What turns a food into a trend or a phenomenon?
I don't know the answer.
I do know that this Pinkberry thing has become a trend or a phenomenon.
The only local board I look at is the Los Angeles board.
First, there was thread after thread about the original Pinkberry. All said the same thing: Yogurt great, parking crappy.
Nothing wrong with repetitive threads: it's part of the culture of Chowhound to accept lots of posts about the same topic -- new people wander on to the board every day and haven't seen the earlier threads.
But since then, every new Pinkberry opening is treated like the release of a new Beatles record. First there are the "Are they open yet" posts. Then, someone is the first to discover the next location has opened and reports "It's open." Then there are the reports on the yogurt, the lines and the parking.
And none of this counts the "Is this or that rival of Pinkberry as good as Pinkberry" posts.
This is not about Pinkberry, necessarily. I have nothing against frozen yogurt or the company. It's about how something becomes a trend or a phenomenon.
I wasn't on Chowhound when Krispy Kreme came out, I bet it was a similar thing. And I bet there are similar trends in other parts of the country.
I'm just wondering when it goes from "I really like Pinkberry" to "I'm a member of the Pinkberry club."
It occurs to me that 20 years ago, the same thing happened with Penguin's and other frozen yogurts in what might have been the first frozen yogurt wave. There has been a cupcake thing going on in LA for a while now, maybe it started somewhere else.
Man, it would be great to figure out what the next trend is gonna be before anyone else does ... I bet the Pinkberry people are printing money.
I have to blame the marketers a little bit, for taking a small or local trend and cashing in.
I think "artisan" or "artisinal" is one of those things. Only in the last year have I seen this on packages from major corporations.
The trend (for bread, for example) started with small, labor-intensive and expensive-ingredient bakeries making great bread that they could sell for $5 a loaf instead of $1.50.
The major corporations take the word 'artisan', make the bread look slightly more lumpy, and then try to sell a $1.50 loaf of bread for $3 in supermarkets.
If a food trend occurs, more people will be exposed to new food items pesto comes to mind. I still remember friends reacting to the combination of basil, oil, garlic, cheese & nuts as revolutionary! And, for many on all sides of the food spectrum IT was!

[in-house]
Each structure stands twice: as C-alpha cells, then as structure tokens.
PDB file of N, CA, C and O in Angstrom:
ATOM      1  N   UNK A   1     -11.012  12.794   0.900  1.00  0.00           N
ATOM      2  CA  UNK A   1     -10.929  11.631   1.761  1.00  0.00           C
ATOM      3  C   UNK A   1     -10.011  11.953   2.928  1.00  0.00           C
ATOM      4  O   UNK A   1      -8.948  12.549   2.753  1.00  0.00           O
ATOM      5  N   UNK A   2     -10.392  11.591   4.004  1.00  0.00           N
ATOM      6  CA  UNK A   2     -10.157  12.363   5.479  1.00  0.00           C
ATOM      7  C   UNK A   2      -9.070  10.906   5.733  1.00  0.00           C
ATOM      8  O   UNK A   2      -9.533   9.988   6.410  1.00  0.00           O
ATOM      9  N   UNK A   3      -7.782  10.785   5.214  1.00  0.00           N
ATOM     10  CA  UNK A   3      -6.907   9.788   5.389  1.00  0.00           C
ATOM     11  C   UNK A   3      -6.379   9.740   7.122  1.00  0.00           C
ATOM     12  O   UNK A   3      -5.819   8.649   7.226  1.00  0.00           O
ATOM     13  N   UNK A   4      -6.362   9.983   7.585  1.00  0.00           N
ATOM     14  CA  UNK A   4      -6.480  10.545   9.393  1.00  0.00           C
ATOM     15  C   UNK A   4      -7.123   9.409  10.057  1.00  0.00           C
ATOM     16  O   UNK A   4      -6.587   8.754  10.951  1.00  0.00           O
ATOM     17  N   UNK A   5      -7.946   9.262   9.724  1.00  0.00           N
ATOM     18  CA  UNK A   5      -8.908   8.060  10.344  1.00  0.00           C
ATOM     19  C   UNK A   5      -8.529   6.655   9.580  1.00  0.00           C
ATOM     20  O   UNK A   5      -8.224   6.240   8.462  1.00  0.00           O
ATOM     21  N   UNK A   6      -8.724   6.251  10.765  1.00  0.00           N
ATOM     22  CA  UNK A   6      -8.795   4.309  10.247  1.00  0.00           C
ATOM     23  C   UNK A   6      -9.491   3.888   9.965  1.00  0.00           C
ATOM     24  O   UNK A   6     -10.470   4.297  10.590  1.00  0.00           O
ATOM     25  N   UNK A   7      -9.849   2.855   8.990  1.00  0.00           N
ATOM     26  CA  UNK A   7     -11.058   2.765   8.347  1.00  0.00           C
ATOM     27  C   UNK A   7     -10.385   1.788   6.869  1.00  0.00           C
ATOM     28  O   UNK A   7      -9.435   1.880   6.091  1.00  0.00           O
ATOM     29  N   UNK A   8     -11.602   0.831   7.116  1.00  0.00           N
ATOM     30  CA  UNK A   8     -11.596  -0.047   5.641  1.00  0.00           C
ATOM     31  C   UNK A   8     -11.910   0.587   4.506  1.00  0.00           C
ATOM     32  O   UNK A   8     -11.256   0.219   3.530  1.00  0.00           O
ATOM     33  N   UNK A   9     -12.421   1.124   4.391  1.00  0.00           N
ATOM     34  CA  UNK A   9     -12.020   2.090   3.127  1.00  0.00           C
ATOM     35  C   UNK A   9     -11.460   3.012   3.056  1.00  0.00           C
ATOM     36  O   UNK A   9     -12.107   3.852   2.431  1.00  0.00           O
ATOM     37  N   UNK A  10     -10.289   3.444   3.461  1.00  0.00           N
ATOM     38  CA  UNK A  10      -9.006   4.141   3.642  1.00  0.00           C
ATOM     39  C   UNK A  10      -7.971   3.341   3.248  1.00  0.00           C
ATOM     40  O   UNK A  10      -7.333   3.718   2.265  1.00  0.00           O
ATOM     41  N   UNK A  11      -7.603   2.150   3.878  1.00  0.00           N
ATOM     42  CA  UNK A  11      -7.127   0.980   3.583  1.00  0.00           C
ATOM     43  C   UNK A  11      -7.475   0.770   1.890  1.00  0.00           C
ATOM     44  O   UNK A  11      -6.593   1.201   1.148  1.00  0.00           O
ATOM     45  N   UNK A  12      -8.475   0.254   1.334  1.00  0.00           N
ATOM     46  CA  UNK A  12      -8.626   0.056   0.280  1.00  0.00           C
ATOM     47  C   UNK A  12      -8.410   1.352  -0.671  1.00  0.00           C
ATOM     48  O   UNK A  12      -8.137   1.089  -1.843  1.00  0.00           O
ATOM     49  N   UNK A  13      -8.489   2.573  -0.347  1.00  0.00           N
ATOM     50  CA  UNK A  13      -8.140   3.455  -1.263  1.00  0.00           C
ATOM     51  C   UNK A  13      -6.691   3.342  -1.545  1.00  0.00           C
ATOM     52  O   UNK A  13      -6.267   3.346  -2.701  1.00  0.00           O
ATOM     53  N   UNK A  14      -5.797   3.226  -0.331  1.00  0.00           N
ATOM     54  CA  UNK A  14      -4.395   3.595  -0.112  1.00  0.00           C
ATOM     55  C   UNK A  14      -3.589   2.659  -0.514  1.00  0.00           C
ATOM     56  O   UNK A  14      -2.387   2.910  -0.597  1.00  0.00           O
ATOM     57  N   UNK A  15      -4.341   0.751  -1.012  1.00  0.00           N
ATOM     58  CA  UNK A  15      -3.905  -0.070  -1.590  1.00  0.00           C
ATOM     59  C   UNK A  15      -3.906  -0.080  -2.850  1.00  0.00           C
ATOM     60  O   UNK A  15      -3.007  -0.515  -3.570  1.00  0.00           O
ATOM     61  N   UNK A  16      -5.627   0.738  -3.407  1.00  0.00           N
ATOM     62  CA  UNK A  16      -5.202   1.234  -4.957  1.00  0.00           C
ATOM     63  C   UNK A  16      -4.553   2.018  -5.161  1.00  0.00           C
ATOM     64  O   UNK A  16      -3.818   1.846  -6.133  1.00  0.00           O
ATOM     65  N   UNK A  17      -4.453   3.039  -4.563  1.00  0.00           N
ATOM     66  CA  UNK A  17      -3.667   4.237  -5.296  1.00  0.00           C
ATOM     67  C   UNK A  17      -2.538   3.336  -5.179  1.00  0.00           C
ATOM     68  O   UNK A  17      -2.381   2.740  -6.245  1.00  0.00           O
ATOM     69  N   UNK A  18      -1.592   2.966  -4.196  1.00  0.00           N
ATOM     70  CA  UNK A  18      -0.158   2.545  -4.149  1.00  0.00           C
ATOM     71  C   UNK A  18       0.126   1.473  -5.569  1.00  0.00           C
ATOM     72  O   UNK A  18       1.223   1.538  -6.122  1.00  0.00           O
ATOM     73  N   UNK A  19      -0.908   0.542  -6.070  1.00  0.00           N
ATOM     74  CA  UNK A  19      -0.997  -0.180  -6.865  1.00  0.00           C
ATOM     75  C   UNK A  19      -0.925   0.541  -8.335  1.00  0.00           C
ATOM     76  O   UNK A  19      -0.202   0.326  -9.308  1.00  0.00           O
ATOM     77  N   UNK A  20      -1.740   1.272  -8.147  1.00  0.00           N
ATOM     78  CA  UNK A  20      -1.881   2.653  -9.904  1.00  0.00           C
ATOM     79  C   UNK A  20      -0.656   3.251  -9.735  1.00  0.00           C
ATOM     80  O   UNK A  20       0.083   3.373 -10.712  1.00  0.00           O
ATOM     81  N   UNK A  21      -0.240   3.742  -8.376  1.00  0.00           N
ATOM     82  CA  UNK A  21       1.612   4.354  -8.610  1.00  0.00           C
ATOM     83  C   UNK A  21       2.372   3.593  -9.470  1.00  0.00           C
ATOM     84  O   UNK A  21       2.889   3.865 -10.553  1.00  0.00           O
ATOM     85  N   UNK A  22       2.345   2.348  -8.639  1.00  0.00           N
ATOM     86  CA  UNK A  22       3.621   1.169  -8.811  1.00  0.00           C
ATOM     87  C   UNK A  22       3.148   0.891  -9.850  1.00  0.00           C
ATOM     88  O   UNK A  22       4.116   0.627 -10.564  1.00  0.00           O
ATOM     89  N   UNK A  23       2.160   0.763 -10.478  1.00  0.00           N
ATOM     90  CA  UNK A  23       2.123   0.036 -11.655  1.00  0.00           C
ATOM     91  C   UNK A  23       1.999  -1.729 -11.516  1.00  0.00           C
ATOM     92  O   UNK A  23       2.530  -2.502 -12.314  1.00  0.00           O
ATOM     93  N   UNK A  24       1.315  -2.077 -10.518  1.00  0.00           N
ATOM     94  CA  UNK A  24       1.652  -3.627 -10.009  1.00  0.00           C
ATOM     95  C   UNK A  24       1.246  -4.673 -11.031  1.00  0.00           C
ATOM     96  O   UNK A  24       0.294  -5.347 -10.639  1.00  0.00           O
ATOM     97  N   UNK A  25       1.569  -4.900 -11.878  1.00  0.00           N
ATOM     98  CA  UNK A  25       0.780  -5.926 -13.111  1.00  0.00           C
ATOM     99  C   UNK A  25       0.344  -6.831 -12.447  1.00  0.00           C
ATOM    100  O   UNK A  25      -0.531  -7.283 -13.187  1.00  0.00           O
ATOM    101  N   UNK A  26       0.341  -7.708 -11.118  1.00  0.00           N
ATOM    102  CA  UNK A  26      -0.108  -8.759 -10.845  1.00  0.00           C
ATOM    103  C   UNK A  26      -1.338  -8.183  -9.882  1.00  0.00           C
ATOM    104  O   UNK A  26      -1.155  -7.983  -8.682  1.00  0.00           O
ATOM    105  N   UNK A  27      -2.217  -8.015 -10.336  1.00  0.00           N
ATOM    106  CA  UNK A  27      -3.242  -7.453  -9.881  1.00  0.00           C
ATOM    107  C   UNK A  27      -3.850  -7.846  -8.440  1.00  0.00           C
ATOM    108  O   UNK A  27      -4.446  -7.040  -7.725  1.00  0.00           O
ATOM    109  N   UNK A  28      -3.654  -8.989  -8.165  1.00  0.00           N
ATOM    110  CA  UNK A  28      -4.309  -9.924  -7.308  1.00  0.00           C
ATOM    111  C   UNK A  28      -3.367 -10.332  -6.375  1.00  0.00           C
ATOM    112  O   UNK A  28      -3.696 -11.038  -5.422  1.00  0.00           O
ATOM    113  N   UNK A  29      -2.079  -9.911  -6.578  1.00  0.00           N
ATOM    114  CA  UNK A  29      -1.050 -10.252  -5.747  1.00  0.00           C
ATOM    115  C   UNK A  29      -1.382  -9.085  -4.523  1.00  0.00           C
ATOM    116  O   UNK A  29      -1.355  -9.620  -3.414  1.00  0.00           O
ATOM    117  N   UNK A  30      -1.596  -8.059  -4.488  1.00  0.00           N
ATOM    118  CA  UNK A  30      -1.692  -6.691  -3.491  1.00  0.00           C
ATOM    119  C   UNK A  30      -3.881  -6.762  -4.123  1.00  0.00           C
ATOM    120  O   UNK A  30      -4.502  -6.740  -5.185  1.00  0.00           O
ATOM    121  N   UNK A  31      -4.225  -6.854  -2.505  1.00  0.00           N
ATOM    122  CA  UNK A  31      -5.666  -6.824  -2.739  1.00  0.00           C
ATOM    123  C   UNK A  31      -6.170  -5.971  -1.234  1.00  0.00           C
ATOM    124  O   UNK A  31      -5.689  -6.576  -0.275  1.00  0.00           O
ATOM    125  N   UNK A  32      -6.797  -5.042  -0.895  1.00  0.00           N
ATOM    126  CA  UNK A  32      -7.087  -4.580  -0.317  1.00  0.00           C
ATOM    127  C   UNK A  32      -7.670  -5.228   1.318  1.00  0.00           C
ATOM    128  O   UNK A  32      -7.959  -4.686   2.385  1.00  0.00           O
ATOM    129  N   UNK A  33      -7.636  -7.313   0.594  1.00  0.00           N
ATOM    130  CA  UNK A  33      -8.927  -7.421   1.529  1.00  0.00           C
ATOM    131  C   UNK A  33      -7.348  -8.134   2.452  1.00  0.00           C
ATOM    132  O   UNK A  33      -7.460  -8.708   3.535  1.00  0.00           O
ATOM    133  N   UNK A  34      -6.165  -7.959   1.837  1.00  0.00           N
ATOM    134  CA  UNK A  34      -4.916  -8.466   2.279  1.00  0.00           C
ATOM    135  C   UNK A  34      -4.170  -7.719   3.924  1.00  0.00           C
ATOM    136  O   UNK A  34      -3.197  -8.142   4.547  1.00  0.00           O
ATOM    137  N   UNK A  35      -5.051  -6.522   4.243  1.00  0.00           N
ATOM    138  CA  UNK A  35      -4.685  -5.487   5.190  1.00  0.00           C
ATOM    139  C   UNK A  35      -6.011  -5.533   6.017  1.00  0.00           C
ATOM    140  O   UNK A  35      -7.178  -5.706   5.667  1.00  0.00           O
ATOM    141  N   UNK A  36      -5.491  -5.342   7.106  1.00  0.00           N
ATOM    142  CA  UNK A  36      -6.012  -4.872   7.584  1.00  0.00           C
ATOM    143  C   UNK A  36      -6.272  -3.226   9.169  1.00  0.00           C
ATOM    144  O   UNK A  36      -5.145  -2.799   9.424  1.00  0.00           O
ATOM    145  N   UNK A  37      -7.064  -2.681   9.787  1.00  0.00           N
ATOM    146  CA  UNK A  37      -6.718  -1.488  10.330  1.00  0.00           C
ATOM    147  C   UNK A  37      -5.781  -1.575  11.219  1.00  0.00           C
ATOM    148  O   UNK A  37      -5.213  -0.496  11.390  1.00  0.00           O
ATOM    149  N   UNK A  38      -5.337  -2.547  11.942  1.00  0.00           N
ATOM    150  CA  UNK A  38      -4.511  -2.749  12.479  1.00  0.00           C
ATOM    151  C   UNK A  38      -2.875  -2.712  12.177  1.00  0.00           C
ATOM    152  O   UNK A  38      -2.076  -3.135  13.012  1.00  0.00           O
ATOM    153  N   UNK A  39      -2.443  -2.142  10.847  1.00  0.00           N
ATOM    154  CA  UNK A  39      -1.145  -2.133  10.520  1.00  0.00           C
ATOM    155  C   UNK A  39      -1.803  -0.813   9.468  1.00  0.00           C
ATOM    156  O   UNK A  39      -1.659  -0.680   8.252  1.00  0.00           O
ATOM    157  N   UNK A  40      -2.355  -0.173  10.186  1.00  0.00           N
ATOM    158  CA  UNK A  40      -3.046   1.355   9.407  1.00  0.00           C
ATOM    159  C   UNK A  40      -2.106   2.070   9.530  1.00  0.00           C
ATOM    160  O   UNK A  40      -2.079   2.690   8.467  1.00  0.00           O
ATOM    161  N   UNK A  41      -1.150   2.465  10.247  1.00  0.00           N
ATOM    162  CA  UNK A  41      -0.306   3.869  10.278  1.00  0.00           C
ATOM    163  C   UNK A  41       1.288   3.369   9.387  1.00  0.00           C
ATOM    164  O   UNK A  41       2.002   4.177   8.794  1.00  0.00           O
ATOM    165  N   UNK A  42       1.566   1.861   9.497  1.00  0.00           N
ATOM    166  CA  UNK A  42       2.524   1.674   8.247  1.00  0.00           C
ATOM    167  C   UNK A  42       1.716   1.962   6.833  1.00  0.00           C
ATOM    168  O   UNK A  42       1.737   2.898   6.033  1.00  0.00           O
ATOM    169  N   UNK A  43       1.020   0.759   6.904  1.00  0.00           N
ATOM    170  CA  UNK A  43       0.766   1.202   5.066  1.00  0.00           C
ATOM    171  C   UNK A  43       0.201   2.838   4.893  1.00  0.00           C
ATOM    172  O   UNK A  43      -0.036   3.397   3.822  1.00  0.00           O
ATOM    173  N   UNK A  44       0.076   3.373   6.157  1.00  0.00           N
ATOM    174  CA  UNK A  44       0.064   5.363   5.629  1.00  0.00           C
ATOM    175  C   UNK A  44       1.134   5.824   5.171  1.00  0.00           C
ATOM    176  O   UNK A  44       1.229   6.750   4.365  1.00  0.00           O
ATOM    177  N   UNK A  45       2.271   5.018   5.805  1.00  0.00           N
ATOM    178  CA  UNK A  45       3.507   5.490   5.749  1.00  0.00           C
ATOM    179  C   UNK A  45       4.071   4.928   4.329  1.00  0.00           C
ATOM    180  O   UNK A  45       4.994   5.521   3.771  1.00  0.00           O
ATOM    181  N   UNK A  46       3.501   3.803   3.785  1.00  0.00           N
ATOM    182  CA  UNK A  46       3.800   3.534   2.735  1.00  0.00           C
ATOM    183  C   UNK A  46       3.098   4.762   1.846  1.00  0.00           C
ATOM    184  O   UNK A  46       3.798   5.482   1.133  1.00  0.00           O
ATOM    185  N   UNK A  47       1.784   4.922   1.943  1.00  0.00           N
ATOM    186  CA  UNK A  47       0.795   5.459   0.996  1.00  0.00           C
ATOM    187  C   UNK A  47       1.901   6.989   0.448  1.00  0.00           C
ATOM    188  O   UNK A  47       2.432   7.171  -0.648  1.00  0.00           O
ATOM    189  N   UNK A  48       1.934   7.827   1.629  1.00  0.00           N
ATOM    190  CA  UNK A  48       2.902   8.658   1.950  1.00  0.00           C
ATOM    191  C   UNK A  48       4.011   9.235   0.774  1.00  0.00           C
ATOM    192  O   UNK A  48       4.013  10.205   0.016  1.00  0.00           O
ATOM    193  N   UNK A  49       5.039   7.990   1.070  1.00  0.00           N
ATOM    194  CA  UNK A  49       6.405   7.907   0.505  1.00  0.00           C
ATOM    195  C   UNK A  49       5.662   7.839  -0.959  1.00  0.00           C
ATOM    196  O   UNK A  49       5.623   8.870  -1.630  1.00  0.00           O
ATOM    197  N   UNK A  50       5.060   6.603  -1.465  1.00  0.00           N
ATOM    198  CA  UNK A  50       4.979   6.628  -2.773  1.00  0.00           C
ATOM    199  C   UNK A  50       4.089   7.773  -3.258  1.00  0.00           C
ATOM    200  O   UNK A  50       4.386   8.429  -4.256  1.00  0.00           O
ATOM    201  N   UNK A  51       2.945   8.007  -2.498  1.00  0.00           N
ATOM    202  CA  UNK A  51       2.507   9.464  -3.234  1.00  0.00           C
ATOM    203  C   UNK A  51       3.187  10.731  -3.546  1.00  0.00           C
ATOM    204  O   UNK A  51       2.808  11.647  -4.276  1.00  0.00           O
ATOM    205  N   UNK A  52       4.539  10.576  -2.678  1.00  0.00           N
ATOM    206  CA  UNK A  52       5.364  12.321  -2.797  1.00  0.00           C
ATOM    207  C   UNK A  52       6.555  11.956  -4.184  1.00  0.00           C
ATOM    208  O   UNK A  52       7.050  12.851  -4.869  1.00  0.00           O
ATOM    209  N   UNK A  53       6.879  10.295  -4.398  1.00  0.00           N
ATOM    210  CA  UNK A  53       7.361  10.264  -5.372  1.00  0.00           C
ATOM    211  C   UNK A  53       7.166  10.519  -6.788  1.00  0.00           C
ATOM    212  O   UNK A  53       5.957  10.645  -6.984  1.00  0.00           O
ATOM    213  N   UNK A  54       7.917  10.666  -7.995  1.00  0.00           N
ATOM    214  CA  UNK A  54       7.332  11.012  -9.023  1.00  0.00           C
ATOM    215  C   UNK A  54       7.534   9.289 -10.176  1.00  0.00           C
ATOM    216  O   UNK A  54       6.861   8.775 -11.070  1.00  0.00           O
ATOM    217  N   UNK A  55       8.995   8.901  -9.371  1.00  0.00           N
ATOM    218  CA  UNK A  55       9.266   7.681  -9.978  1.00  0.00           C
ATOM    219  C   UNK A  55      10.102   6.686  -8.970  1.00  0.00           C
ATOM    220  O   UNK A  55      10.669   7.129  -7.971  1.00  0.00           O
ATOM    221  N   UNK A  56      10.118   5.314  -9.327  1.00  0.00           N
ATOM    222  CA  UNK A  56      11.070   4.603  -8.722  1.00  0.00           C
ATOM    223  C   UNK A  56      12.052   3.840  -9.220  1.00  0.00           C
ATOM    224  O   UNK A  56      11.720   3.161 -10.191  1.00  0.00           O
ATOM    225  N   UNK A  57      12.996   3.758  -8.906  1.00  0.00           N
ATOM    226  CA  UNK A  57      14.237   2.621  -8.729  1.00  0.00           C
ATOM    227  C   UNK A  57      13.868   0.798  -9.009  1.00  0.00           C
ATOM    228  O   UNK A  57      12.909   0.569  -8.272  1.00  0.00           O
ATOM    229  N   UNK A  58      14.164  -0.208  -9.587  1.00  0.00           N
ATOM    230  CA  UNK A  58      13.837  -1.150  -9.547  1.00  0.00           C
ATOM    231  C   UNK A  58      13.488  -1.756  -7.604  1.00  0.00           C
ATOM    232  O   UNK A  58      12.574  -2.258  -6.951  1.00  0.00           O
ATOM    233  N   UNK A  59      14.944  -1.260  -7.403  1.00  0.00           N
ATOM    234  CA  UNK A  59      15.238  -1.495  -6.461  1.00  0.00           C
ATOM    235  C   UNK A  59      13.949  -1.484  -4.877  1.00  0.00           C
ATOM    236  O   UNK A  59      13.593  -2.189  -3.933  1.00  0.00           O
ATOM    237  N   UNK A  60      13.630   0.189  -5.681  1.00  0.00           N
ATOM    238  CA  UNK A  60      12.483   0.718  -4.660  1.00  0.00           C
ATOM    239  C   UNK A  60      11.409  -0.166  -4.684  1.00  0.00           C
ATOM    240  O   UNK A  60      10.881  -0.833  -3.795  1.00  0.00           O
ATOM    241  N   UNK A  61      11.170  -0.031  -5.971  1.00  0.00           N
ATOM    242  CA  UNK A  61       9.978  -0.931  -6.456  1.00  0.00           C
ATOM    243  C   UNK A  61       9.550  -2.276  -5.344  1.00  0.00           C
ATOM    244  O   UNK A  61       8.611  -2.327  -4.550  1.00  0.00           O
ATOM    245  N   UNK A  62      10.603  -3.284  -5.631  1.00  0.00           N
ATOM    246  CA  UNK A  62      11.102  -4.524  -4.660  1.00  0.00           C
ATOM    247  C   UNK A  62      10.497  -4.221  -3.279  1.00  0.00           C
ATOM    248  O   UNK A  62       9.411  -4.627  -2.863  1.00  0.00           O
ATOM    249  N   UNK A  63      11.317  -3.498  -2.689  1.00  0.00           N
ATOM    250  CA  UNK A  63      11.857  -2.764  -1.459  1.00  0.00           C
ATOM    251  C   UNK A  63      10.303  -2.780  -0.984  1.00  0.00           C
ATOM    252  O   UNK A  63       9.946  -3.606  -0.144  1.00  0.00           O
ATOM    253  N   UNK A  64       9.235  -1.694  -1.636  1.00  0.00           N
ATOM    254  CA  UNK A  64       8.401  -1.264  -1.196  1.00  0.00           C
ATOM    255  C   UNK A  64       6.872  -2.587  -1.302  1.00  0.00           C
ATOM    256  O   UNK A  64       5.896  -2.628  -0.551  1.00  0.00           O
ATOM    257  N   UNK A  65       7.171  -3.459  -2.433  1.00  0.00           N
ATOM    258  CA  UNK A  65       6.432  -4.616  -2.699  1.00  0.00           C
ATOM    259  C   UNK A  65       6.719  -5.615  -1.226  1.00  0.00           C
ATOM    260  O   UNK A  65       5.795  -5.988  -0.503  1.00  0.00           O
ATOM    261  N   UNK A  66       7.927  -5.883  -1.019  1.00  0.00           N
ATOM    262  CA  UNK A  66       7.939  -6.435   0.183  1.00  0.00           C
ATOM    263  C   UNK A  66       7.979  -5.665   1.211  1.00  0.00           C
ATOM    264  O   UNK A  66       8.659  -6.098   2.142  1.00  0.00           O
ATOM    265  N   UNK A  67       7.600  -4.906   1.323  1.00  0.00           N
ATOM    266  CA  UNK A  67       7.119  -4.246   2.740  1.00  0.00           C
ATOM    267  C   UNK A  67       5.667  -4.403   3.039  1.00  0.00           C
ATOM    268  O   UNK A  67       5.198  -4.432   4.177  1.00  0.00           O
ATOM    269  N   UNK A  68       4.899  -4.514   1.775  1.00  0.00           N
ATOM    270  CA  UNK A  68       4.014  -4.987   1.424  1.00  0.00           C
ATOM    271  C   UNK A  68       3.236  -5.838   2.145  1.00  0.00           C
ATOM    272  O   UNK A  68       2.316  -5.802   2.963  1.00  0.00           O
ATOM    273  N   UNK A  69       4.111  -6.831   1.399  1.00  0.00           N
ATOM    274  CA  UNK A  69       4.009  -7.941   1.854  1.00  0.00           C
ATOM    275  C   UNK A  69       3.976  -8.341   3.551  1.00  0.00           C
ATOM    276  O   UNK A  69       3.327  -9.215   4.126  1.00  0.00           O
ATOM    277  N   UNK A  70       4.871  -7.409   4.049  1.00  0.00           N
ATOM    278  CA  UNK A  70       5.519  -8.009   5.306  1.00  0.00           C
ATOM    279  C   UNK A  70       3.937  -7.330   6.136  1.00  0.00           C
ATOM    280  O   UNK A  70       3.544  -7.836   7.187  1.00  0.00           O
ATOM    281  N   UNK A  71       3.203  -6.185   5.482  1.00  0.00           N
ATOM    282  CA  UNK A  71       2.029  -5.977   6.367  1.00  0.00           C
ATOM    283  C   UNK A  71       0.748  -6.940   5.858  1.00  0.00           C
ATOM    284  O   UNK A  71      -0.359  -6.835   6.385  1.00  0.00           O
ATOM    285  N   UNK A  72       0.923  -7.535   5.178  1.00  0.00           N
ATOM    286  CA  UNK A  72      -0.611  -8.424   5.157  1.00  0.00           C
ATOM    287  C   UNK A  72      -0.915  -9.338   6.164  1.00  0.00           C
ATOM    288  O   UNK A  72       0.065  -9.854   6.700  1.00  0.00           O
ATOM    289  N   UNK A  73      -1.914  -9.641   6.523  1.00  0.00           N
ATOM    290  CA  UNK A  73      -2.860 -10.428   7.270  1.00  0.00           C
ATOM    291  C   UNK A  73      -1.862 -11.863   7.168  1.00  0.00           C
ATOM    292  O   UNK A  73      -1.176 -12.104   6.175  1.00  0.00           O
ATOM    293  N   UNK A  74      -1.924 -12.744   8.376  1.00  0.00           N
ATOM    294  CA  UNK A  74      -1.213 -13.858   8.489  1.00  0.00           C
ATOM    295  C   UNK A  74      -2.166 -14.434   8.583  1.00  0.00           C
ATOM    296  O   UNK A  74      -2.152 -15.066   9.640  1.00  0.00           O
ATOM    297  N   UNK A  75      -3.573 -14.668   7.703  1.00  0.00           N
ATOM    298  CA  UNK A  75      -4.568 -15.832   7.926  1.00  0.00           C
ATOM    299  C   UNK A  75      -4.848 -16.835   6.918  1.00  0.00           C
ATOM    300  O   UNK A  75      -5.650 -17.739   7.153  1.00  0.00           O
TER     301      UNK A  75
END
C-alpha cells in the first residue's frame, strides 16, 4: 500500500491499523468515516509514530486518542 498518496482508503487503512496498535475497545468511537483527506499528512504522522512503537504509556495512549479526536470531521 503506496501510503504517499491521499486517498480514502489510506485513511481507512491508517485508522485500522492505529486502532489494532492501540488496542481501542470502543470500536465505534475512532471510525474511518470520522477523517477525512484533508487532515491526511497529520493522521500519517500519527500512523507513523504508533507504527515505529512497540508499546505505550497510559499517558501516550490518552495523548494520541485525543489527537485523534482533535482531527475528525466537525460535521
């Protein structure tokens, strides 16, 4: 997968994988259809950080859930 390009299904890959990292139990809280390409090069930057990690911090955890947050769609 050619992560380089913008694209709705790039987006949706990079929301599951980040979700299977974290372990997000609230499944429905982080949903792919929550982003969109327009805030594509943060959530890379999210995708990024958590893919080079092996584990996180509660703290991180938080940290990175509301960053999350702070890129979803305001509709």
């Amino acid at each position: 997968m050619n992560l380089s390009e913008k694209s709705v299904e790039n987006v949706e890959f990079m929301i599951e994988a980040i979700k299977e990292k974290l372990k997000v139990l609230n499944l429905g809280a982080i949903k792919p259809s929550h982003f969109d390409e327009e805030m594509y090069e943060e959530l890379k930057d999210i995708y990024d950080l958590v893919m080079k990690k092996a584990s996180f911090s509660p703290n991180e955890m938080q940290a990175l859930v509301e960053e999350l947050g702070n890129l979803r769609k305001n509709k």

phen...well, for me that more of a financial nudge for the trend setter/inventor...till the next trend.
I see NO downside to trends..the open the door to discovery and discussion.
Well there's trend, trendy and phenomenon...and you might as well add fad to the list as well. Here's my guess/take on it:
Fad = something that catches on but has no staying power or deep substance.
Trend = (not to be confused w/ trendy) more of a minor movement within a larger shift that might become something lasting. Example: healthier food, fusion, organic.
Trendy = looks like a trend but usually is a fad w/o much staying power. California style pizzas are trendy, "seemed" like a healthy idea...but limited staying power.
Phenomenon = something actually good or exceptional, spreads via word of mouth, huge growth and nothing else was around like it before, beyond fad and trendy. Beard Papas certainly seems that way.
Organic foods is phenomenon growth wise but not sensation wise. Also not a single product.
trend hungry wannabehounds who are willing to jump on whatever is suddenly touted as the next big thing.
I find it hard to blame the companies or marketers, they are just doing their jobs. Its up to the consumer to be selective. Most folks listen to hype, or to friends who themselves listened to hype. A real hound assesses the nugget of veracity lurking beneath the marketing ploys. Example? Ask yourself: "What are the raw materials for their product? Where are they sourced from? If I was able to suddenly have the product sent to my living room, would it still be good (i.e. how much of the products experience is dependent upon the "magic" of ambiance)? How much work actually goes into producing the product onsite where its sold?
Try to find out if its really worth it, I guess is what I am trying to say.
It's kind of like when El Pollo Campero came to the US and opened stored in the La Curacao stores... there were lines around the block. People in our neighbourhood would get up at 4 and 5 AM to go stand online for El Pollo Campero. Great debate was had whether it was OK to skip the line for EPC and go to El Pollo Norteñito instead.
After the furore died down I tried it... and you know what? It was fine... but nothing worth eight hours' line for.
Now, there are Pollos Camperos all over the city, from Bell to Panorama, and nobody thinks twice about it.
The same will happen to Pinkberry.